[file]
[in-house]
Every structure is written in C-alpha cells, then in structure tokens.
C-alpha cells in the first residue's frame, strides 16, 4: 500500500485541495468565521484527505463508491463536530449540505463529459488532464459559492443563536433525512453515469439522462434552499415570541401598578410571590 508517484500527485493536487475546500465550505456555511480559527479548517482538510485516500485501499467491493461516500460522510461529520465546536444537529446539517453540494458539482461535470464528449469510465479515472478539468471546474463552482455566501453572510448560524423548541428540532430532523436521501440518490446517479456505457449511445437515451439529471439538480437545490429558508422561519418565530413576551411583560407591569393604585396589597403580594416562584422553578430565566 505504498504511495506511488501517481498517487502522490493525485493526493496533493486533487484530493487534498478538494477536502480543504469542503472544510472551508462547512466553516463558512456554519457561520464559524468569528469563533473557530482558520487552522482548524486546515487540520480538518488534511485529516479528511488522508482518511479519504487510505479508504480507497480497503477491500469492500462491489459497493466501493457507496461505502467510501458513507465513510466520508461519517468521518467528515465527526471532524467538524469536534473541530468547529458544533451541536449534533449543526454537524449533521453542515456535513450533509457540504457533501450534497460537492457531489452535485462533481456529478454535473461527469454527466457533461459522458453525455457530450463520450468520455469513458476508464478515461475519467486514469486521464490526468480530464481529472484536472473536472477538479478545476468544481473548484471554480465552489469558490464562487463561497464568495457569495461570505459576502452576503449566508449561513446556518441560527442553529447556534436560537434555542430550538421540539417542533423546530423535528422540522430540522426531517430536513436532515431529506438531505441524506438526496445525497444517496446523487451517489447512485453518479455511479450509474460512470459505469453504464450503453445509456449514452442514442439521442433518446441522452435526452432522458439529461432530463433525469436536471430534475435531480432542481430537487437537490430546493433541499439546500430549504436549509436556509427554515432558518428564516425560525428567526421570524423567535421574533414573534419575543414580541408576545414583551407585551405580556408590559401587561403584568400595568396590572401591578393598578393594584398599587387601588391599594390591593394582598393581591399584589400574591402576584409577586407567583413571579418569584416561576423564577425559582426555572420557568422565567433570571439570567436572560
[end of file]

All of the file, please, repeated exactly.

[in-house]
Every structure is written in C-alpha cells, then in structure tokens.
C-alpha cells in the first residue's frame, strides 16, 4: 500500500485541495468565521484527505463508491463536530449540505463529459488532464459559492443563536433525512453515469439522462434552499415570541401598578410571590 508517484500527485493536487475546500465550505456555511480559527479548517482538510485516500485501499467491493461516500460522510461529520465546536444537529446539517453540494458539482461535470464528449469510465479515472478539468471546474463552482455566501453572510448560524423548541428540532430532523436521501440518490446517479456505457449511445437515451439529471439538480437545490429558508422561519418565530413576551411583560407591569393604585396589597403580594416562584422553578430565566 505504498504511495506511488501517481498517487502522490493525485493526493496533493486533487484530493487534498478538494477536502480543504469542503472544510472551508462547512466553516463558512456554519457561520464559524468569528469563533473557530482558520487552522482548524486546515487540520480538518488534511485529516479528511488522508482518511479519504487510505479508504480507497480497503477491500469492500462491489459497493466501493457507496461505502467510501458513507465513510466520508461519517468521518467528515465527526471532524467538524469536534473541530468547529458544533451541536449534533449543526454537524449533521453542515456535513450533509457540504457533501450534497460537492457531489452535485462533481456529478454535473461527469454527466457533461459522458453525455457530450463520450468520455469513458476508464478515461475519467486514469486521464490526468480530464481529472484536472473536472477538479478545476468544481473548484471554480465552489469558490464562487463561497464568495457569495461570505459576502452576503449566508449561513446556518441560527442553529447556534436560537434555542430550538421540539417542533423546530423535528422540522430540522426531517430536513436532515431529506438531505441524506438526496445525497444517496446523487451517489447512485453518479455511479450509474460512470459505469453504464450503453445509456449514452442514442439521442433518446441522452435526452432522458439529461432530463433525469436536471430534475435531480432542481430537487437537490430546493433541499439546500430549504436549509436556509427554515432558518428564516425560525428567526421570524423567535421574533414573534419575543414580541408576545414583551407585551405580556408590559401587561403584568400595568396590572401591578393598578393594584398599587387601588391599594390591593394582598393581591399584589400574591402576584409577586407567583413571579418569584416561576423564577425559582426555572420557568422565567433570571439570567436572560